River-class frigate, HMS Jed (K 235) (1942)

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River-class frigate, HMS Jed (K 235) (1944)


Design history:

The river-class ships were designed by naval engineer William Reed, of Smith’s Dock Company of South Bank-on-Tees, with the intents of making a vessel with endurance and anti-submarine capabilities on par with the black swan-class sloops, but being significantly quicker and cheaper to build in civil dockyards using common machinery.This included reciporcating steam engines instead of the normal turbines, along with construction techniques pioneered by the flower-class corvettes. the intents being to improve the convoy escort class of ships in service with the royal navy, including surpassing the existing flower-class. Improvements made to the design, resulted in markedly better accommodation, along with an increased speed of around 3 knots (3 mph; 6 km/h), along with a nearly doubling of range to 7,200 nmi (8,286 mi; 13,334 km) at 12 knots (14 mph; 22 km/h). Another change was a better armament layout designed specifically to combat u-boats, including a Hedgehog anti-submarine mortar along with a copious amount of depth charge throwers, in addition to two QF 4 in (102 mm)/40 Mk.XIX guns, single mounts CP Mk.XXIII. the design would prove so successful, that the River-class design was used as the basis for the United States Navy’s Tacoma class (which served in the Royal Navy as the Colony class); the hull design was later elaborated into the Loch class and subsequently the Bay class.

Service History:

HMS Jed was ordered from Charles Hill & Sons Ltd , Bristol on the 11th of febuary 1941, and would be laid down on the 27th of Febuary that same year. She would be launched on the 30th of july 1942, and would be commissioned on the 30th of november that same year, as the second royal navy ship to be named in honour of the river Jed. Her initial service performing convoy escort would be uneventful, as she was assigned to the 1st escort group protecting shipping across the north atlatic. On may 6th of 1943, as part of a convoy assigment in the western approaches, Jed along with HMS Pelican detected a submarine by radar and began a pursuit. As a result of this chase german uboat u-438 was destroyed by pelican. This luck would continue, when on the 19th of may 1943, during a operation at the rear of a convoy southeast of Cape Farvel greenland Jed spotted another uboat. This initiated another pursuit including fellow river-slass vessels Spey and Vir, along with the sloop Sennen, after what was later established to be U-954. The u-boat being spotted at the surface, and though it fired its torpedos and attempted an emergency dive, it had no effect, with the torpedos missing and instead was set upon by the Jed and Sennan. After a brisk exchange of depth charges the uboat was lost with its entire crew, including Lieutenant-Zur-see Peter Dönitz , the son of Grand Admiral Karl Dönitz .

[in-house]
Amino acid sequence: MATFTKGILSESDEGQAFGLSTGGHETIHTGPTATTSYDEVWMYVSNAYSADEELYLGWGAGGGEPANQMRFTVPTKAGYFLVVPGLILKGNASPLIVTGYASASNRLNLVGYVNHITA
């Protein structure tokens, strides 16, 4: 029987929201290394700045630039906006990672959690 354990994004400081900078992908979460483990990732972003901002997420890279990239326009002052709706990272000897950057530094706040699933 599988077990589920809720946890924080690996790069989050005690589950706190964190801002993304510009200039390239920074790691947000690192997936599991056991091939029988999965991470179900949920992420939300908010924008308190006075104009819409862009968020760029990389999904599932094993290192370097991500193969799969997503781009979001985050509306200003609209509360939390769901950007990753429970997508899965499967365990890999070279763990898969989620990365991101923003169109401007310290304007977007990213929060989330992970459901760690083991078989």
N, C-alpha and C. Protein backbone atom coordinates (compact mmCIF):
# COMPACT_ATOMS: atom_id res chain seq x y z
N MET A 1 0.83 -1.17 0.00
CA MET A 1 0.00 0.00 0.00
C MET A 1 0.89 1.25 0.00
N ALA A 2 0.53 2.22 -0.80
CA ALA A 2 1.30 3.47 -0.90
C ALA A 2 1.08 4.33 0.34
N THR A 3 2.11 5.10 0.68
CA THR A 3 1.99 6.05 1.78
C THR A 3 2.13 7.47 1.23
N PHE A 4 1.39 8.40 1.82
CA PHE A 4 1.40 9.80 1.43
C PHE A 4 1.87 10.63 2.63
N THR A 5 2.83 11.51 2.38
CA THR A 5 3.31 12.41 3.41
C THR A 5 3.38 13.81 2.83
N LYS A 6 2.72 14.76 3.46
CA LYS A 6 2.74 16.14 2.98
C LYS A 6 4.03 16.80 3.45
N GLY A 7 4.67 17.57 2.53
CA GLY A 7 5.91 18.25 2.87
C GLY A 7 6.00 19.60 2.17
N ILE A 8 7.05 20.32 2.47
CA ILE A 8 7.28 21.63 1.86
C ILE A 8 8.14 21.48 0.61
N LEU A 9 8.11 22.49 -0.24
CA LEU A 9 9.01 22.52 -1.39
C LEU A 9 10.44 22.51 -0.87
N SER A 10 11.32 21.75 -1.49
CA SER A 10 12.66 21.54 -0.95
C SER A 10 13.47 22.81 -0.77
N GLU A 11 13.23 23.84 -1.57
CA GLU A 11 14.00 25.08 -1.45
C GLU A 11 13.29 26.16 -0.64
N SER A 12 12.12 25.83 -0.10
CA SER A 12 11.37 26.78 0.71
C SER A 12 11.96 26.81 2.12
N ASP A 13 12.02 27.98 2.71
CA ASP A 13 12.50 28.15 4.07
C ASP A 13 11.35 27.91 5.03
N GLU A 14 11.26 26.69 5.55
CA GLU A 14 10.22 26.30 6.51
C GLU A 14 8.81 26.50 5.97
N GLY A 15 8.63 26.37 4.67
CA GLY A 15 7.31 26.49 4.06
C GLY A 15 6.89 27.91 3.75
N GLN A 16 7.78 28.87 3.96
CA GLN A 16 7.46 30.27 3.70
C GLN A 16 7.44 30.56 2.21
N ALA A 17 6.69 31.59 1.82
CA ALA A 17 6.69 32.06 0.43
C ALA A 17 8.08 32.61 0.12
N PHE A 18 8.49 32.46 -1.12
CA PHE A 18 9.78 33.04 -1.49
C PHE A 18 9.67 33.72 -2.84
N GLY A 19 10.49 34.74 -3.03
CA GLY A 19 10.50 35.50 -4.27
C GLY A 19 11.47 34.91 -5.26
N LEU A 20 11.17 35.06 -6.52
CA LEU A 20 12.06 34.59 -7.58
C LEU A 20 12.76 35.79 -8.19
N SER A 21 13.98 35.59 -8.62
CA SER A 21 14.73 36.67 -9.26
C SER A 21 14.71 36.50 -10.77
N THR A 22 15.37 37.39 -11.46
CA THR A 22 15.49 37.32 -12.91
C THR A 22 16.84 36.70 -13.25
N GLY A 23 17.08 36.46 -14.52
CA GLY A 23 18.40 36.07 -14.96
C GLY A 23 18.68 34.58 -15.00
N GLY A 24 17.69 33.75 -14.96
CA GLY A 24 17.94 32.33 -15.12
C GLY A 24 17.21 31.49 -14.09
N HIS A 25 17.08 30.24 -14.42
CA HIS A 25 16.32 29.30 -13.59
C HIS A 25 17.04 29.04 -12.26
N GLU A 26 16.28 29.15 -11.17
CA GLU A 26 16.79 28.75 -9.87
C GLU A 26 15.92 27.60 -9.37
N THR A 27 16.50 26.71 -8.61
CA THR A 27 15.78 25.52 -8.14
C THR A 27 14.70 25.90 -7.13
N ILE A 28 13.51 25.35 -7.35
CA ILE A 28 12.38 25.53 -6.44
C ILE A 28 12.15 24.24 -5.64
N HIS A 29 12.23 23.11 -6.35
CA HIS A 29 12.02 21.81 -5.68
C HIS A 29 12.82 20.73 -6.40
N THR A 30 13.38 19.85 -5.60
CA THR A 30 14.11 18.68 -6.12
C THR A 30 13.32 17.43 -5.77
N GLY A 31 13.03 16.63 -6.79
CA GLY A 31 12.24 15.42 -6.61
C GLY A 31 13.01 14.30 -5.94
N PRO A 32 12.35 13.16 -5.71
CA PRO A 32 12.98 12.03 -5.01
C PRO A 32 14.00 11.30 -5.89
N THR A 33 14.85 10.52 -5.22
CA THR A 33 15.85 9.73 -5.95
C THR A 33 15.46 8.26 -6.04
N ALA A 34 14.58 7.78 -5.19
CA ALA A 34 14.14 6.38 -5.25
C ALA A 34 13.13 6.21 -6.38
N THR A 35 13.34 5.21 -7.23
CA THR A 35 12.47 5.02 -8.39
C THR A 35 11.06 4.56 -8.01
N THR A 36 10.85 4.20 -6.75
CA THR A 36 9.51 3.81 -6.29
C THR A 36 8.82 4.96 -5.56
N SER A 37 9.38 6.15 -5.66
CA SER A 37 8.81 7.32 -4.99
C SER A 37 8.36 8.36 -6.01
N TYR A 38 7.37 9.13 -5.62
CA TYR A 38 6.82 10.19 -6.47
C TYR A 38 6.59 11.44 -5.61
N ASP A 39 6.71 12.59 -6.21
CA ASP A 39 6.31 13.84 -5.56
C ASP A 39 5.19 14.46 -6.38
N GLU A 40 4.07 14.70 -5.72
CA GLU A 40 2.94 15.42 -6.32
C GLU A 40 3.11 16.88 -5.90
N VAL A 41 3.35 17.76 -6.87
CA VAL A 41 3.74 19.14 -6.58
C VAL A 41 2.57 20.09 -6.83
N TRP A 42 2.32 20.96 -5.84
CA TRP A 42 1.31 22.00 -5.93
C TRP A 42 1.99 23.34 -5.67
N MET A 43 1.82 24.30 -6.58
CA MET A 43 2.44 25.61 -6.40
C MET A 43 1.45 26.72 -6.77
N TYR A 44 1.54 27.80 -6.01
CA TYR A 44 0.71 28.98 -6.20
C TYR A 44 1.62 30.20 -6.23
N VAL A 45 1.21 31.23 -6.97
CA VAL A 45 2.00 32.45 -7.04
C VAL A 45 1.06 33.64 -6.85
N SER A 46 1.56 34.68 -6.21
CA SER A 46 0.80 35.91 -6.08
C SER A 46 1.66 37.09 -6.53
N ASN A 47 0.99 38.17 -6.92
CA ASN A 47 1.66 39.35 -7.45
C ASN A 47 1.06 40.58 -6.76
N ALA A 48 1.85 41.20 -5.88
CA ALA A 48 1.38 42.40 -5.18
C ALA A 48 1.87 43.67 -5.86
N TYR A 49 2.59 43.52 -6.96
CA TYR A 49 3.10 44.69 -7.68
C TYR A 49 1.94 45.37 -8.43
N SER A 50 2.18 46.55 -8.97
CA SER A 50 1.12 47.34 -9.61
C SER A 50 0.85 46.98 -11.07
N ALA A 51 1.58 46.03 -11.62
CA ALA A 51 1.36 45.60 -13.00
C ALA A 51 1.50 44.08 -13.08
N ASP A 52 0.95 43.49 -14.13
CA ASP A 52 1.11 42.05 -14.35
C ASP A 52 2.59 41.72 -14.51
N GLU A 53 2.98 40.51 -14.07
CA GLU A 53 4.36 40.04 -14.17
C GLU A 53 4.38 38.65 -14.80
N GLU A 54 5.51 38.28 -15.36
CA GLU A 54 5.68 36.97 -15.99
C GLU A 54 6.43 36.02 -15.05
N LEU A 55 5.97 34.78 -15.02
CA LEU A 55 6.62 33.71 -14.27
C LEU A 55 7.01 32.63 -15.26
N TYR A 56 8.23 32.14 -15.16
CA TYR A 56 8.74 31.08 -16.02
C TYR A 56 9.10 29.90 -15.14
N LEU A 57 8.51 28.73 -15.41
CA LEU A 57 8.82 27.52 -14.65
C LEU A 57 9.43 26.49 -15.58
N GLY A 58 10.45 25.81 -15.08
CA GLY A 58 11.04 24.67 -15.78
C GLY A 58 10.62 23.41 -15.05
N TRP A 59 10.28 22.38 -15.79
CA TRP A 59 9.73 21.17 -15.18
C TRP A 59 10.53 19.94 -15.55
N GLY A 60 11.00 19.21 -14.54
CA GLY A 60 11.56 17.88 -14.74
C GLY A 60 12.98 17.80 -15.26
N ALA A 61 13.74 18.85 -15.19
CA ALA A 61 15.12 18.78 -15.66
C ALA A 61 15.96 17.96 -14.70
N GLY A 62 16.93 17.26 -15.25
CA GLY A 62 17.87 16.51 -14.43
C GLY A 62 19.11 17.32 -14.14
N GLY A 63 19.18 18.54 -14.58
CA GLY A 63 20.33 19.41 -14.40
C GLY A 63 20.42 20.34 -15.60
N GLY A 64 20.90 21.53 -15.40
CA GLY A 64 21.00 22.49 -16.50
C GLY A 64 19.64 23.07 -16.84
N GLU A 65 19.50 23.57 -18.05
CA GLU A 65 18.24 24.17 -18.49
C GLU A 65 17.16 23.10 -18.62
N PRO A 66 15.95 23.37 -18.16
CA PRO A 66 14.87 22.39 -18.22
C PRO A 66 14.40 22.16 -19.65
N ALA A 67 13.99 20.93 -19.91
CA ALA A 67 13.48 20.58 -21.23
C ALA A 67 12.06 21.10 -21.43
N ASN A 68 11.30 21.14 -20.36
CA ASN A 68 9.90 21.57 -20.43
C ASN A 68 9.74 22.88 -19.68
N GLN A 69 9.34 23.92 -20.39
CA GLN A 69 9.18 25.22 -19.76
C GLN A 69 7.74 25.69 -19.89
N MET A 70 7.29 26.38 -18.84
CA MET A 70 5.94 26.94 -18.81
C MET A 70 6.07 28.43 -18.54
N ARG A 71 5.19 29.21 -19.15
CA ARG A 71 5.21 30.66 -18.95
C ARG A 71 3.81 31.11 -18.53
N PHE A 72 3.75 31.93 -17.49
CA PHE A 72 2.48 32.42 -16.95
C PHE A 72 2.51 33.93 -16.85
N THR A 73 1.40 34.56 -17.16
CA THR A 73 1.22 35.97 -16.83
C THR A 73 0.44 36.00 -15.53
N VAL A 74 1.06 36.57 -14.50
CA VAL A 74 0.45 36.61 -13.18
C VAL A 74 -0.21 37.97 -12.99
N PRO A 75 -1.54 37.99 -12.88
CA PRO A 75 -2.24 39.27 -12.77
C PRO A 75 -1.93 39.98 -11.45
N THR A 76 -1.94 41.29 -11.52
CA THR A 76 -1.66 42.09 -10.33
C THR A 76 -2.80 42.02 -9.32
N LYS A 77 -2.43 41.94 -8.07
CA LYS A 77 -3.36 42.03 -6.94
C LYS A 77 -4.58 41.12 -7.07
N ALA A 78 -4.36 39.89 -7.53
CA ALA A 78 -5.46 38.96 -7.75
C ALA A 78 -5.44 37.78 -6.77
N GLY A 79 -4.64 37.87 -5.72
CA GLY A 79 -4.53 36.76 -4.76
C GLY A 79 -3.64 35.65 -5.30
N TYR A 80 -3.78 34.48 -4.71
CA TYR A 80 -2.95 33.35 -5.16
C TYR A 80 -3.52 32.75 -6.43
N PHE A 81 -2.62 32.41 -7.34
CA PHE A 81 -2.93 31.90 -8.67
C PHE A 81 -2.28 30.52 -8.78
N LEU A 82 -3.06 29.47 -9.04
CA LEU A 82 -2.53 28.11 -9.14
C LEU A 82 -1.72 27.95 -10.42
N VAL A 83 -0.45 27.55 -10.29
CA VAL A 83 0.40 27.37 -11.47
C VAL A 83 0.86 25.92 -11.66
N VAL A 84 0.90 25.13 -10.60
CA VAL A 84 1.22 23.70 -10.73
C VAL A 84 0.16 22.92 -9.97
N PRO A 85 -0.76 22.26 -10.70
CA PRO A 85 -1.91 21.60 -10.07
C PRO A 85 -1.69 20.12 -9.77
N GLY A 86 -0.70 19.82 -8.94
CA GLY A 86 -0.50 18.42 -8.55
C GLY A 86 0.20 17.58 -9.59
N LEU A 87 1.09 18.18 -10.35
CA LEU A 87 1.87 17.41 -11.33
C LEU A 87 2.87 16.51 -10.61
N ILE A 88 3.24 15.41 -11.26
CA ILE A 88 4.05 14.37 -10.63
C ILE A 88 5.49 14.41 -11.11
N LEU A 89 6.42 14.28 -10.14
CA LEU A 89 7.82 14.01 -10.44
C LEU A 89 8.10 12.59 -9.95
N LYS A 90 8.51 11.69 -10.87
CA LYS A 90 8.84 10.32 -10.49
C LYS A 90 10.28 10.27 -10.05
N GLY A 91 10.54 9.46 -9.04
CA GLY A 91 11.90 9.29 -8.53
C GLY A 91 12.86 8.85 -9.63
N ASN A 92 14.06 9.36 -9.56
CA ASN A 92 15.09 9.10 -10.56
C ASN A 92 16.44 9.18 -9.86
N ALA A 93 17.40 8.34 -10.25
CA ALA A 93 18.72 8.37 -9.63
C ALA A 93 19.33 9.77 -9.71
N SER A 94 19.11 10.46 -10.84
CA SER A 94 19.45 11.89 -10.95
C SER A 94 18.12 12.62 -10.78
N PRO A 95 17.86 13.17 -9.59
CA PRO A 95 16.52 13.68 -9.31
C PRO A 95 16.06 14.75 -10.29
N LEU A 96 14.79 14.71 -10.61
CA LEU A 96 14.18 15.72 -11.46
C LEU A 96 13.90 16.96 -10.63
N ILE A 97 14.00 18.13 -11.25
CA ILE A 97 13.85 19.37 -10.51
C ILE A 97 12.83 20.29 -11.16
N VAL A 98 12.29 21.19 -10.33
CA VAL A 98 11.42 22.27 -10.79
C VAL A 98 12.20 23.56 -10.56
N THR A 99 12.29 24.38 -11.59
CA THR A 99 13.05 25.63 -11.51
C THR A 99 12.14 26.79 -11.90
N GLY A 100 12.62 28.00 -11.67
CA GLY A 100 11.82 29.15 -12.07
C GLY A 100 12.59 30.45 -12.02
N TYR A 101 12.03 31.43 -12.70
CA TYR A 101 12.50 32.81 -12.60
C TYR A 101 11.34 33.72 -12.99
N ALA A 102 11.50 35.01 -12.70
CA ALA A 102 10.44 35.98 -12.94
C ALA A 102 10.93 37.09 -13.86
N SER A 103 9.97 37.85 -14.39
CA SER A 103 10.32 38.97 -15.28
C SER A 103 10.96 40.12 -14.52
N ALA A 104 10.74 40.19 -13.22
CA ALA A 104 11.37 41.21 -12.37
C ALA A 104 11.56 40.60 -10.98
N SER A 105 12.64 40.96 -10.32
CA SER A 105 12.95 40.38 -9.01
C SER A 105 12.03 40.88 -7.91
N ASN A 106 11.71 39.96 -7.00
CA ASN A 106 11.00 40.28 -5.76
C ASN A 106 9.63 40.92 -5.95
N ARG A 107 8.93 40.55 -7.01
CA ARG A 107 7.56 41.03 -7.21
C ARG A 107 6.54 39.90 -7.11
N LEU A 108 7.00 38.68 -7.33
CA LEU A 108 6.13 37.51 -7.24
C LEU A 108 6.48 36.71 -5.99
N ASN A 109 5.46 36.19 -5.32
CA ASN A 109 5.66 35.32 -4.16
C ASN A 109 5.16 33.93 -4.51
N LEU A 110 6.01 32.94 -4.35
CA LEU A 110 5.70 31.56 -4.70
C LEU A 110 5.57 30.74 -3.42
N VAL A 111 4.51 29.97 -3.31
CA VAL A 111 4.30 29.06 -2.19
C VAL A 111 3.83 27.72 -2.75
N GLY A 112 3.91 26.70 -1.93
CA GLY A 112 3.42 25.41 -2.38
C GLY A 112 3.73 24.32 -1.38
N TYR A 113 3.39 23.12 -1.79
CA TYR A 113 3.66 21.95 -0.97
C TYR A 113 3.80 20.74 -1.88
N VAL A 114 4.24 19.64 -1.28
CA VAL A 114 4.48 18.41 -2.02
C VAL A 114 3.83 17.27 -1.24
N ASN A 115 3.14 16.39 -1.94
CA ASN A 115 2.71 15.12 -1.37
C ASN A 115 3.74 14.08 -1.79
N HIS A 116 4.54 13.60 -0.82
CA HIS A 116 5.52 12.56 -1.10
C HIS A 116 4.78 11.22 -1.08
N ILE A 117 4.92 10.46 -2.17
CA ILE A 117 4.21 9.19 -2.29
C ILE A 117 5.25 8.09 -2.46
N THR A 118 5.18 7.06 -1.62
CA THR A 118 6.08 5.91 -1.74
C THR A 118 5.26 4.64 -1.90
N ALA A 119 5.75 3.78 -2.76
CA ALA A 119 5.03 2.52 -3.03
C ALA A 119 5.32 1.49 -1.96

in line with these sucesses Jed and Pelican also sank a second uboat together on the 14th of june 1943, when they claimed Uboat U-334, with the loss of all hands. This would end up being a theme with Jed, as she also damaged U-340 after her transfer to the bay of Biscay on august 26th 1943, though it was nothing serious, and the boat managed to escape the frigate. Aside from this her service on the United Kingdom - Gibraltar route would be uneventful, and in november of 1944 she left the U.K for the far east fleet based at colombo. This transfer would take her through the med and the suez canal, where she was used again for convoy escort. During her time in the indian ocean, she would go in for refit twice, once on the 5th to the 17th of may 1945 at selborne dry dock, simonstown south africa, and again in october at cape town, where she recieved a 273 Radar was fixed to the deck and a VHF fighter direction radio. The idea behind this was that she would be able to direct aircraft onto the beach-heads during a later cancelled invasion of the japanese held malaysian coast. Due to the japanese surrender this role was never required, and she returned to the uk, being put in reserve in 1946, and ultimately being broken up at Ward at Milford Haven on the 25th of may 1957.

Vessel specification:


Displacement: 1,370 long tons (1,390 t), 1,830 long tons (1,860 t) (deep load)

Length: 283 ft (86.3 m) p/p, 301.25 ft (91.8 m) o/a

Beam: 36 ft 6 in (11.1 m)

Draught: 9 ft (2.7 m); 13 ft (4.0 m) (deep load)

propulsion: 2 × Admiralty water tube boilers 2 × steam turbines powering two screws at 6,500 shp (4,800 kW)

Speed: 20 knots (37 km/h)

range: 7,200 miles (13,300 km) at 12 knots (22 km/h)

Crew: 107 officers and sailors

Armament: 2 × QF 4 in (102 mm)/40 Mk.XIX guns, single mounts CP Mk.XXIII

12 × QF 20 mm (0.79 in) Oerlikon A/A on twin mounts Mk.V and single mounts Mk.III (8 x 1) (2 x 2)
1 × Hedgehog 24 spigot A/S projector
8 x depth charge throwers, 2 x rails, with a total of 150 depth charges

Radar systems: 1 × SW1C or 2C radar , 1 × type 123A or type 127DV sonar

Additional historical pictures:

Image showing the rear view of HMS Jed:

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